The smallest porpoise in the ocean is facing the biggest chance of extinction. With fewer than 100 remaining, the vaquita, a tiny porpoise found only off the coast of Mexico, is the most endangered marine mammal in the world.
The few remaining vaquitas need your help, now!
Sign the Petition: Save the vaquita from extinction!
Imagine losing this species, entirely. The tiny vaquita seems to always be seen smiling, but those smiles are depleting. This swift decline of the population is a direct result of fishing nets. These vaquitas are getting caught in nets, and dying completely preventable deaths.
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Photo: Armando Jenik
This post was written by Ocean Conservancy’s Digital Communications Intern, Maggie Tehan. Maggie is a recent graduate from Clemson University where she majored in Communication Studies and minored in Writing. When she’s not working at Ocean Conservancy, you can find Maggie expressing her biting wit on social media (pun intended), cheering on her favorite football teams, and wishing she had a permanent ocean view.
What emotion comes to your mind when you think about sharks? For many people around the world, that emotion is fear. But why is there so much fear surrounding the topic of sharks?
Unfortunately, sharks have a well-known negative image, instilled in us by movies and news stories that continue to terrify people. The media has introduced a sense of fear in us and because of this distorted framing; sharks have been branded as villains or “man-eaters,” and have been feared and hunted for centuries. But is the media really classifying the right group as villains?
Humans fear the unknown and assumed threats, but sharks fear the legitimate perils that they face everyday. I know what you are thinking, what should sharks be afraid of? Well, it’s us. Humans threaten sharks livelihood day in and day out. Sharks are some of the most biologically vulnerable creatures in the ocean because they grow slowly, mature late and produce few young.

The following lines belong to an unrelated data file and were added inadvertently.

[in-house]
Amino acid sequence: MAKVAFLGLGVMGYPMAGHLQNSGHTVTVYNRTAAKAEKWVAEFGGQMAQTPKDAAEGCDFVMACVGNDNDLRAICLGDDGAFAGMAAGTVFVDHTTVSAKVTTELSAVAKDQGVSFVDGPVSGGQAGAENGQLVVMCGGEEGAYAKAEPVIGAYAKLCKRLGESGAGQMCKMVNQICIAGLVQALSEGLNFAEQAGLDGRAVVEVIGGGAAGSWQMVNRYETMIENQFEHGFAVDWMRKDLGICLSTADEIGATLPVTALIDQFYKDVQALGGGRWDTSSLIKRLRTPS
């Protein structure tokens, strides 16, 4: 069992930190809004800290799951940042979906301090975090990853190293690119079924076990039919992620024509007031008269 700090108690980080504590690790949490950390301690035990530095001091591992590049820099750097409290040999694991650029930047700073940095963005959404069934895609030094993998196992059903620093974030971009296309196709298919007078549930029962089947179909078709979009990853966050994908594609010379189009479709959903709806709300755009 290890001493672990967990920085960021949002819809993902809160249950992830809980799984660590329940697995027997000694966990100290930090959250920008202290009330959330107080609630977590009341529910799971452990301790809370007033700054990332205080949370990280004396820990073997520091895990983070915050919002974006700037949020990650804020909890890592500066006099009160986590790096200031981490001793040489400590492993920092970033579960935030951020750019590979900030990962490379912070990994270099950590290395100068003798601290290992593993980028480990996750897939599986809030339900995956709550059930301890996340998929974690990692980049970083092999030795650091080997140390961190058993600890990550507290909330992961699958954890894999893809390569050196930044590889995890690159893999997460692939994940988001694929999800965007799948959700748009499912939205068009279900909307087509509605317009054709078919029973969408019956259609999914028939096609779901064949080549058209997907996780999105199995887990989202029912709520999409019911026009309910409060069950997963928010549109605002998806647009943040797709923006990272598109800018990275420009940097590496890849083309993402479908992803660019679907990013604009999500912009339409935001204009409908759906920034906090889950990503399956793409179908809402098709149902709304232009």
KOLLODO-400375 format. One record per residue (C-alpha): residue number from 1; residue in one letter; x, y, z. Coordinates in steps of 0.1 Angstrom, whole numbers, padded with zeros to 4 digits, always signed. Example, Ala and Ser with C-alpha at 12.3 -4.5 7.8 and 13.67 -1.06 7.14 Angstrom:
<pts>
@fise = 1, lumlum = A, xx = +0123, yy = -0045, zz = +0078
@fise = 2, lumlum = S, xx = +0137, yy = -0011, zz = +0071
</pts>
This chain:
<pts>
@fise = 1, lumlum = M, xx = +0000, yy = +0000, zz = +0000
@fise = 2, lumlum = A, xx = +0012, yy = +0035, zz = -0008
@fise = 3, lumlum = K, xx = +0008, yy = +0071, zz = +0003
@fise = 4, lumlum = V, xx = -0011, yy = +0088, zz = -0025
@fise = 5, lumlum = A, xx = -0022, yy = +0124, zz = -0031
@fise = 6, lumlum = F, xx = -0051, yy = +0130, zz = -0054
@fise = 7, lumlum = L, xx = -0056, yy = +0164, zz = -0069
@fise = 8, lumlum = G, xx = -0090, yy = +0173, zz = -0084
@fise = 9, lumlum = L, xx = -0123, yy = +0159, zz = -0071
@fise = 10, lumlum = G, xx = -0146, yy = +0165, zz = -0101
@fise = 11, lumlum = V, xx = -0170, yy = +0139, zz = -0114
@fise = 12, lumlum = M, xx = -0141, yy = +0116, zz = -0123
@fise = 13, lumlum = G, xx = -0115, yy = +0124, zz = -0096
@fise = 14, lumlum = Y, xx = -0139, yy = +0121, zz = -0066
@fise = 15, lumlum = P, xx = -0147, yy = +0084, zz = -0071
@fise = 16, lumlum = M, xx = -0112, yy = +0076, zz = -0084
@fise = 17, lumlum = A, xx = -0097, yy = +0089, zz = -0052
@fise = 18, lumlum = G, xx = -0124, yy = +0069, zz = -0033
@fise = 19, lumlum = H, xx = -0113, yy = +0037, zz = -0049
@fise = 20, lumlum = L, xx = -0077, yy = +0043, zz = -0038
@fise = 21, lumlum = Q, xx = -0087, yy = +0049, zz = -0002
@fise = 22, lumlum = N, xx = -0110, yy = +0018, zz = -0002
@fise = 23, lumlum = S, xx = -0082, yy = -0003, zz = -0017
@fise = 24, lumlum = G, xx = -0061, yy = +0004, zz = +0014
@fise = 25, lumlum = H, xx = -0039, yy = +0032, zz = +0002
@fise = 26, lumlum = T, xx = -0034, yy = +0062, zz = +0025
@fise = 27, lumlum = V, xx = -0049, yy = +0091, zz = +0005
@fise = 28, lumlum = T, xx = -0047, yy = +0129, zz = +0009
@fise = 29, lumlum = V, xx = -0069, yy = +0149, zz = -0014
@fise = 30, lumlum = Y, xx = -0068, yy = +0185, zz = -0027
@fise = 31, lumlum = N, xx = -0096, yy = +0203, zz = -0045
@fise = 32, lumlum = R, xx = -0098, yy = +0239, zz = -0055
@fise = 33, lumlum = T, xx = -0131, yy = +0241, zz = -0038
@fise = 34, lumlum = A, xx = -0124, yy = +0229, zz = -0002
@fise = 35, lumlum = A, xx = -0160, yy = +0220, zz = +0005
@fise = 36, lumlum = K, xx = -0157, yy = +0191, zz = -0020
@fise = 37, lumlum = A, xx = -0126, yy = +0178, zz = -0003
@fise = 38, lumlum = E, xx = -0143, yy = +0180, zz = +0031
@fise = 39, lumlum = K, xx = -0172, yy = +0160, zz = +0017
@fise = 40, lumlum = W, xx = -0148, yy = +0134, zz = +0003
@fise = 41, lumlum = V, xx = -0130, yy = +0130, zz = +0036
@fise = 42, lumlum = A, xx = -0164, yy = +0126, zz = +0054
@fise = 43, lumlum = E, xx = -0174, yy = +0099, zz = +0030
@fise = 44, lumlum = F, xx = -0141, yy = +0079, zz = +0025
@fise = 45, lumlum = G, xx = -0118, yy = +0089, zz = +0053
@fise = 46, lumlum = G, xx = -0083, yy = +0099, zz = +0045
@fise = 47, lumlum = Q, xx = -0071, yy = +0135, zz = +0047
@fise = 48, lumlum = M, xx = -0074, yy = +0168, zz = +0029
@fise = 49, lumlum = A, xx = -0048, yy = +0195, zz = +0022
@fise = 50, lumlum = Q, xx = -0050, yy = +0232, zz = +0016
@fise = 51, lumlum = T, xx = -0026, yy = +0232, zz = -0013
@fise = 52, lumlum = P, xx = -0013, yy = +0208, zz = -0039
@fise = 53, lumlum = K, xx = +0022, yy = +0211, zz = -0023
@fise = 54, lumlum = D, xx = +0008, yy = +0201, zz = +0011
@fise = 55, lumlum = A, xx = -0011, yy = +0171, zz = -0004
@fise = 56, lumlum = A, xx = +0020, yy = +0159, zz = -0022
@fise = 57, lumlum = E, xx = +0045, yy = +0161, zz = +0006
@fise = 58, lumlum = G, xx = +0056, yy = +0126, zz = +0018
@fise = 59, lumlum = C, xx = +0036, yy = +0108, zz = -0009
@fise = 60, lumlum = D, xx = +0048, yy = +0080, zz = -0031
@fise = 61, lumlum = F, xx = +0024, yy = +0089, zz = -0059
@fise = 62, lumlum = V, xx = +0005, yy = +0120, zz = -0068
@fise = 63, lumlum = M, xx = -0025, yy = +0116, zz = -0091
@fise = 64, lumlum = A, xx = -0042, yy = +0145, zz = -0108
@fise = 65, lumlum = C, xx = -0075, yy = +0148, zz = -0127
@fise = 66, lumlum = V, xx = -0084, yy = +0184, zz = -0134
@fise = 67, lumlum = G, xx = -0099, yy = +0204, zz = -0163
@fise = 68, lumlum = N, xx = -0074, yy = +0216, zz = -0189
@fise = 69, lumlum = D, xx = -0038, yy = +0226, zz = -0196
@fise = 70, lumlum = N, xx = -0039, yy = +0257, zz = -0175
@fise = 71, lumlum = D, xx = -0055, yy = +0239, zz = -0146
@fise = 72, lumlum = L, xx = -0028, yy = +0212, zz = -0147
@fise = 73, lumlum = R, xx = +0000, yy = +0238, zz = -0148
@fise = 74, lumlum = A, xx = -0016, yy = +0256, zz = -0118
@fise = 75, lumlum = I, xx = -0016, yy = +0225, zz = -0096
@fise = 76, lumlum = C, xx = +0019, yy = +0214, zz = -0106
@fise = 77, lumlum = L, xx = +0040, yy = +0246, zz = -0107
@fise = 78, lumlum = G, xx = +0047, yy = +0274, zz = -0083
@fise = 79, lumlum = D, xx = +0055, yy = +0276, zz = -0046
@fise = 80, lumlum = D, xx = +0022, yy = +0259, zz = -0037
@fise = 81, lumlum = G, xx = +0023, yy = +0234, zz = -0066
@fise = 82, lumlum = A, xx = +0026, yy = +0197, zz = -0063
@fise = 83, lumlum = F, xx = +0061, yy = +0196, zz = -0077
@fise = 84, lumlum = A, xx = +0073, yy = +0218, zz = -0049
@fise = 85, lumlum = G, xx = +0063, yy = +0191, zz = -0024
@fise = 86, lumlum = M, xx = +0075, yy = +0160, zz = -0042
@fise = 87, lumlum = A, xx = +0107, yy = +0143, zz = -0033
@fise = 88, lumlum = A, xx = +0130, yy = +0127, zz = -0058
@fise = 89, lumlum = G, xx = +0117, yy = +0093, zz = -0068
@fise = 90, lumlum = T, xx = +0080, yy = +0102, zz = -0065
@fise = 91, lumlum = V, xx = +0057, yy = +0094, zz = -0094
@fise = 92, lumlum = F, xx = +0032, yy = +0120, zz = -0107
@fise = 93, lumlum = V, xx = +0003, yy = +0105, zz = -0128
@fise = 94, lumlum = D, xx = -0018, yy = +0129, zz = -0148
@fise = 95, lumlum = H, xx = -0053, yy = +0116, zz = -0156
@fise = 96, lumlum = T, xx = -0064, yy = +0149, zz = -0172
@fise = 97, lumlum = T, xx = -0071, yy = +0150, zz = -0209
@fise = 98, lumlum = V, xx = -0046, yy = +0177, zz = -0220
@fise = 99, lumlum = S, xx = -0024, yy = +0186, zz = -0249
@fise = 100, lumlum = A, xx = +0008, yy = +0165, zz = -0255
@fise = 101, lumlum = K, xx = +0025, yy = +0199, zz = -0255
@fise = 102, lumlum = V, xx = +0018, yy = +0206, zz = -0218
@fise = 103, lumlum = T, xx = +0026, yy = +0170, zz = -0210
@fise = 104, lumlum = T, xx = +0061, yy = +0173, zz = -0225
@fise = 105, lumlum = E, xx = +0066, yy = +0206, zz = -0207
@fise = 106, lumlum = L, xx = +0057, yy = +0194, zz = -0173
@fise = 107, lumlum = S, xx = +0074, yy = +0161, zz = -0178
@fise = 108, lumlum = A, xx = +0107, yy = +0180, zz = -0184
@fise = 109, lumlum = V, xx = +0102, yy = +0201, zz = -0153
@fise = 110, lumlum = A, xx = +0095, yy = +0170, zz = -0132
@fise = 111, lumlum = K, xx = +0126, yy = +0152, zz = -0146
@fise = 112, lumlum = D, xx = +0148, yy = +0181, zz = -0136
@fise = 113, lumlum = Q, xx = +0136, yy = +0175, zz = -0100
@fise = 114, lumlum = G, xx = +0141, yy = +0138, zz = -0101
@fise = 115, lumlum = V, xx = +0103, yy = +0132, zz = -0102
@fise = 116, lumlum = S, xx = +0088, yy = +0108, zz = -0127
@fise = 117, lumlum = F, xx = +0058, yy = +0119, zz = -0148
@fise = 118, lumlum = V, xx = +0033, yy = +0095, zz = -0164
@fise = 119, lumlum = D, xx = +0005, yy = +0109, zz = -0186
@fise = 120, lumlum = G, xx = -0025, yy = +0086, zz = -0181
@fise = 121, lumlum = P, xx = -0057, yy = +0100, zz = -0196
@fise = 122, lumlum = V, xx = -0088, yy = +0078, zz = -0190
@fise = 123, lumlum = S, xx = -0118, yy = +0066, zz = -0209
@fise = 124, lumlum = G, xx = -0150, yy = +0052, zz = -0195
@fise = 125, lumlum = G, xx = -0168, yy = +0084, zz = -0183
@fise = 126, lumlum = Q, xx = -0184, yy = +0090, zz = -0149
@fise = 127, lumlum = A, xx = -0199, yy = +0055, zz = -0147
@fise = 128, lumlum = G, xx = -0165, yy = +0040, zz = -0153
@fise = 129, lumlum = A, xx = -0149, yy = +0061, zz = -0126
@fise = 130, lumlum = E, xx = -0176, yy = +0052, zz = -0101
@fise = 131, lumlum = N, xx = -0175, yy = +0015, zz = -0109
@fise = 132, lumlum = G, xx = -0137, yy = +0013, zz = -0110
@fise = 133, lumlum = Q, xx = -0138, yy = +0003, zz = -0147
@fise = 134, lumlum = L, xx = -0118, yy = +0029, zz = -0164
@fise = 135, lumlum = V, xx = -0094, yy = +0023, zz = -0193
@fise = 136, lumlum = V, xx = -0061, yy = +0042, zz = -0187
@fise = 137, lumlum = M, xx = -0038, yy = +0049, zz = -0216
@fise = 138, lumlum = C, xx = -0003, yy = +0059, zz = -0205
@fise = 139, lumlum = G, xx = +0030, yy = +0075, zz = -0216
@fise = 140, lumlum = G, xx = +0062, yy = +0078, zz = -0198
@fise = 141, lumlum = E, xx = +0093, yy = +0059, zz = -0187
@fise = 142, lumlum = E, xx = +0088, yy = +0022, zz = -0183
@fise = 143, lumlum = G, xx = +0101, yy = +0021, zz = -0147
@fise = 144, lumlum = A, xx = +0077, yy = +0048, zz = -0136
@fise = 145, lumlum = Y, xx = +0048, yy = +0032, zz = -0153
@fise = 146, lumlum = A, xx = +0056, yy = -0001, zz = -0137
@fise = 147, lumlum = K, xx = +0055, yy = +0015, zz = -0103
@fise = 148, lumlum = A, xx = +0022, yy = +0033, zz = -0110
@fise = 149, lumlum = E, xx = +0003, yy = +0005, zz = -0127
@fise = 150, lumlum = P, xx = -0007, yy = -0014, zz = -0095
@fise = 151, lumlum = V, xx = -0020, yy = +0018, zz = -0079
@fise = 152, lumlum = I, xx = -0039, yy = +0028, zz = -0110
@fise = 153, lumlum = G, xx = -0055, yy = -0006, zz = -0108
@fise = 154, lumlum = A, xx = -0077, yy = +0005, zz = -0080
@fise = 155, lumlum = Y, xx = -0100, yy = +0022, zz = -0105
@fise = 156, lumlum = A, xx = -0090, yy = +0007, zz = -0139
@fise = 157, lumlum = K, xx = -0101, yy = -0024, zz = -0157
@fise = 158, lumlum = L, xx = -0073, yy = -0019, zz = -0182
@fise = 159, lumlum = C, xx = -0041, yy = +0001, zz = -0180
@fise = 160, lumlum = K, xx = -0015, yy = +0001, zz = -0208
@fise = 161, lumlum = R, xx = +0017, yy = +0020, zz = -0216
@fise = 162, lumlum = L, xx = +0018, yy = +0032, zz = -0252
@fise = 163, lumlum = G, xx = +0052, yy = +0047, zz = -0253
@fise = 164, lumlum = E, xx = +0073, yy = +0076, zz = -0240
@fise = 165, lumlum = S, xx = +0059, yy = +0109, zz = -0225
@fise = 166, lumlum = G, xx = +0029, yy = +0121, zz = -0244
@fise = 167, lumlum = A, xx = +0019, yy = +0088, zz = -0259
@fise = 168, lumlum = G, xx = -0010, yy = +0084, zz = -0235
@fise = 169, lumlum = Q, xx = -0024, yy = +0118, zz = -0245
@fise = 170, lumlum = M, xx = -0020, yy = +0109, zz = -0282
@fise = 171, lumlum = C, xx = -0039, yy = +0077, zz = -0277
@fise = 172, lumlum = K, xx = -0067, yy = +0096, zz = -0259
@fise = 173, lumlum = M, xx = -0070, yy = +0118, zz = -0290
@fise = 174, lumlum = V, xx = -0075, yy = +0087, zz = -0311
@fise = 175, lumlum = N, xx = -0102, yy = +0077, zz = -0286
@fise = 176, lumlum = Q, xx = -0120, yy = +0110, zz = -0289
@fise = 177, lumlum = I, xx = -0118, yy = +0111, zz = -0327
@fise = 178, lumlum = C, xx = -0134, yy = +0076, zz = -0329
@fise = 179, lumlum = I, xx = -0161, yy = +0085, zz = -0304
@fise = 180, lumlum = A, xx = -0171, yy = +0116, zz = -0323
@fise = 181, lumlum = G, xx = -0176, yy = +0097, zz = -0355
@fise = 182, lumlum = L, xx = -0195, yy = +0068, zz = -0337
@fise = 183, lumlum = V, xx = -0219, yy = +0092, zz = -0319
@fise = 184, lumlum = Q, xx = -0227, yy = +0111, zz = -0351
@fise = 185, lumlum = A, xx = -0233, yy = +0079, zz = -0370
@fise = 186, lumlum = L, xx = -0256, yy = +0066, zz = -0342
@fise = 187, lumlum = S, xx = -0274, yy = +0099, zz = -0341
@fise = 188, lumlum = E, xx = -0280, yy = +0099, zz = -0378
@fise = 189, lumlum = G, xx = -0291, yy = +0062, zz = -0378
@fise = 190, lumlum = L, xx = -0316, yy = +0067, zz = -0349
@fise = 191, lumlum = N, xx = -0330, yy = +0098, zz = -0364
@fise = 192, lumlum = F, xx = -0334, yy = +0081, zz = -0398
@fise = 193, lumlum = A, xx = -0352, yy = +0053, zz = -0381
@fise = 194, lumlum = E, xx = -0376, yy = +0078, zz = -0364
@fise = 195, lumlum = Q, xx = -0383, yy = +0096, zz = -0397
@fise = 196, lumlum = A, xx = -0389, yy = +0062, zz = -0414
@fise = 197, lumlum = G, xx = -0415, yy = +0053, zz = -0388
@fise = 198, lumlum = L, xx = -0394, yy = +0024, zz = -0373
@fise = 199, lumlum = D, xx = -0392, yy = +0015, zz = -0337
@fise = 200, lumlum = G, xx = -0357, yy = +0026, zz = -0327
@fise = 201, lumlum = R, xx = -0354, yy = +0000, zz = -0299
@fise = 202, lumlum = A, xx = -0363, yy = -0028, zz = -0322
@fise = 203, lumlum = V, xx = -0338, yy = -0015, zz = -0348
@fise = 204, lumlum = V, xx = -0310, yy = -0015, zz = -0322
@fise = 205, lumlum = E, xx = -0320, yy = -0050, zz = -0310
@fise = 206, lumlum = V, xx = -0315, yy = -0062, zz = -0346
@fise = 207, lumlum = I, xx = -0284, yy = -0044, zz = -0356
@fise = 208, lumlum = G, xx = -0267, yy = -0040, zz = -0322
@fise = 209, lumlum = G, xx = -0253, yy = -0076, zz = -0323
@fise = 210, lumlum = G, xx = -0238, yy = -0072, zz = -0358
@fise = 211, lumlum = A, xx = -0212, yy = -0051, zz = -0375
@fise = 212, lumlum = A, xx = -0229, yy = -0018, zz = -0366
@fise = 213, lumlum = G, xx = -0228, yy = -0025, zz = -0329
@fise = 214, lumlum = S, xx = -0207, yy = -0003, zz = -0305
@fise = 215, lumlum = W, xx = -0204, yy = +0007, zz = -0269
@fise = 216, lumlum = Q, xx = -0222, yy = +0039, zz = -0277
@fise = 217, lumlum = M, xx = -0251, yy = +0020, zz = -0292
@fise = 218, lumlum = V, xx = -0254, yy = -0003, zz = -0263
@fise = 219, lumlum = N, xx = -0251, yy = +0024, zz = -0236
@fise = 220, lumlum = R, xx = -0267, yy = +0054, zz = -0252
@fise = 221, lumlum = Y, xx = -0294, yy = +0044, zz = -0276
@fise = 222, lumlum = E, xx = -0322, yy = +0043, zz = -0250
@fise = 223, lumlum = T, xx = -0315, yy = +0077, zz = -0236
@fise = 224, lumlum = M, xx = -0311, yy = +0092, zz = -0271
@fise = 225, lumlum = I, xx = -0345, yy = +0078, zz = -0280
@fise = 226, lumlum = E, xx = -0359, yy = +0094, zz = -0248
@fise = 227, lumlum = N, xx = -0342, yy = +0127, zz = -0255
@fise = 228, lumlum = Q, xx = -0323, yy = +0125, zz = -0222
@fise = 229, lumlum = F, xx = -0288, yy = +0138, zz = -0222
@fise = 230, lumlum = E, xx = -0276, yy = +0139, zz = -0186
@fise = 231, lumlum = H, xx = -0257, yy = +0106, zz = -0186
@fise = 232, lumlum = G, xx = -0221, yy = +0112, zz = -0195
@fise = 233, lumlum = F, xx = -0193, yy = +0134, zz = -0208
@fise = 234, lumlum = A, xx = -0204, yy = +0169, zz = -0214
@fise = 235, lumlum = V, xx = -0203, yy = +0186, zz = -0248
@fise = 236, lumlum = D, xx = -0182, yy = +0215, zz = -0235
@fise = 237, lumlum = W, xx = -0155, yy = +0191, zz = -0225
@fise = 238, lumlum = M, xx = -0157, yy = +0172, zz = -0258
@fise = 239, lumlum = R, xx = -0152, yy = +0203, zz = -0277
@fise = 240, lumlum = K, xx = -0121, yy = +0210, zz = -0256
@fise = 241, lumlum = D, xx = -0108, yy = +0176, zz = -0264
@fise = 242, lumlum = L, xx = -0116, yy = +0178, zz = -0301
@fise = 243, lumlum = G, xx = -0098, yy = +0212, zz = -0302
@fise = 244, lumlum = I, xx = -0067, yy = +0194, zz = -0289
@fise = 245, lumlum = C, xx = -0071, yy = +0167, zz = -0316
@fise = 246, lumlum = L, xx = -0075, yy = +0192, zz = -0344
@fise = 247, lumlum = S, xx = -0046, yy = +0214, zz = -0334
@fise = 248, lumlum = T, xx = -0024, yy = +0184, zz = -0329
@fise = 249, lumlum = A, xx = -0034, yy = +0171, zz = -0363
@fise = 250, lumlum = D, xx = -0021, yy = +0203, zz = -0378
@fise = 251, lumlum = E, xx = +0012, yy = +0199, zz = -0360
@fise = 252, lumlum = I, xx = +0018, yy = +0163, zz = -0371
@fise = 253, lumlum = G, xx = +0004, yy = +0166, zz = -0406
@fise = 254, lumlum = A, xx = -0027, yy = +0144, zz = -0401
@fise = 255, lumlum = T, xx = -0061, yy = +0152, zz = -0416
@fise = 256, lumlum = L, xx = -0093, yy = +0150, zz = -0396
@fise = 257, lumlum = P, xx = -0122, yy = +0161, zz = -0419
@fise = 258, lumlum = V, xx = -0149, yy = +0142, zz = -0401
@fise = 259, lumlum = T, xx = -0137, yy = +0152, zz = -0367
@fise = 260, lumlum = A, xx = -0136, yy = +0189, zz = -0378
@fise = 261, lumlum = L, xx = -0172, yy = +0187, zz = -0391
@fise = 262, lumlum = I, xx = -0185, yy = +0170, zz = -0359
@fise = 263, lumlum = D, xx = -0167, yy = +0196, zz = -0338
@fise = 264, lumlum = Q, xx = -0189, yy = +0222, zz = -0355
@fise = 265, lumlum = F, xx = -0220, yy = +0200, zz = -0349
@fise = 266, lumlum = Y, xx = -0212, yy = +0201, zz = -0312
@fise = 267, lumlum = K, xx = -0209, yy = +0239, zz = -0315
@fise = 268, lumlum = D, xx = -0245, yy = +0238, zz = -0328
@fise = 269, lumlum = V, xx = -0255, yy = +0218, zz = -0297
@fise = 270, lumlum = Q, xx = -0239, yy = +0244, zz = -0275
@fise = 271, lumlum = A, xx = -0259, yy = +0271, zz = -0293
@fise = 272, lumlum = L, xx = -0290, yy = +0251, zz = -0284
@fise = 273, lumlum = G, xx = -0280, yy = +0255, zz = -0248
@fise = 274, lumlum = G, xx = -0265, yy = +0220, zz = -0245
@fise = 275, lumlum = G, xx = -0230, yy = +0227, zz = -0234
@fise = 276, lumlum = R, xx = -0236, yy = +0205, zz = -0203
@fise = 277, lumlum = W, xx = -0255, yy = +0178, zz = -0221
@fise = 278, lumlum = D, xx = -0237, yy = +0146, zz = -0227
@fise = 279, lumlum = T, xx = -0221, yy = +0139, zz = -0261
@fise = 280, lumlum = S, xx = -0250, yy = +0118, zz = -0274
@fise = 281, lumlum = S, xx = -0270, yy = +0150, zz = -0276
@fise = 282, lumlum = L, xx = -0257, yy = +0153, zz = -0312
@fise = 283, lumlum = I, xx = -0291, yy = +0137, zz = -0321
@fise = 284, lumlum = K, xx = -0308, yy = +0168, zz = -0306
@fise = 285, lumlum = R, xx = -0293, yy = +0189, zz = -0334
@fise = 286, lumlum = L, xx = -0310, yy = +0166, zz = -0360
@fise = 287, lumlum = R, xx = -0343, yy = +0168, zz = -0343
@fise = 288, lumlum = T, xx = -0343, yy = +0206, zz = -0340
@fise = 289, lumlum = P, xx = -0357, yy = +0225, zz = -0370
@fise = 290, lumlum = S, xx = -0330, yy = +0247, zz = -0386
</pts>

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California’s Fish & Game Commission is considering making big changes to better protect some of the ocean’s smallest fish.
If you live in California, you can help us protect these vitally important fish. For the sake of our ocean, we must ensure these improvements get passed.
Known as “forage fish,” small schooling fish like sardines, anchovies and herring — play a crucial role in the ocean food web and in our overall economic well being.
Need proof? Look toward the seabirds, who suffer a drop in birth rates when forage fish populations drop too low. Look toward marine mammals like humpback whales, which weigh around 40 tons yet rely almost completely on forage fish to survive. Or ask the fishermen—commercial and recreational fishermen agree that big fish need little fish. The fish we like to catch and eat, like salmon, tuna and rockfish, all feed on forage fish.
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It’s common sense–tourists are more likely to go to a clean beach. Offshore energy companies need the latest data and maps to make the most accurate plans for successful development. Right now, Federal ocean programs are spread across more than 20 different agencies that often work independently of each other.
That’s why we need a common sense National Ocean Policy that coordinates these different ocean programs in order to both use and protect the ocean in the best possible ways. But some lawmakers are attacking the policy with extremist rhetoric.
Our Government Relations Director Emily Woglom recently weighed in on the benefits of the National Ocean Policy and the misleading attempts to block it.
You can help by calling your Representative today and asking him or her to vote against any attempt to block the National Ocean Policy.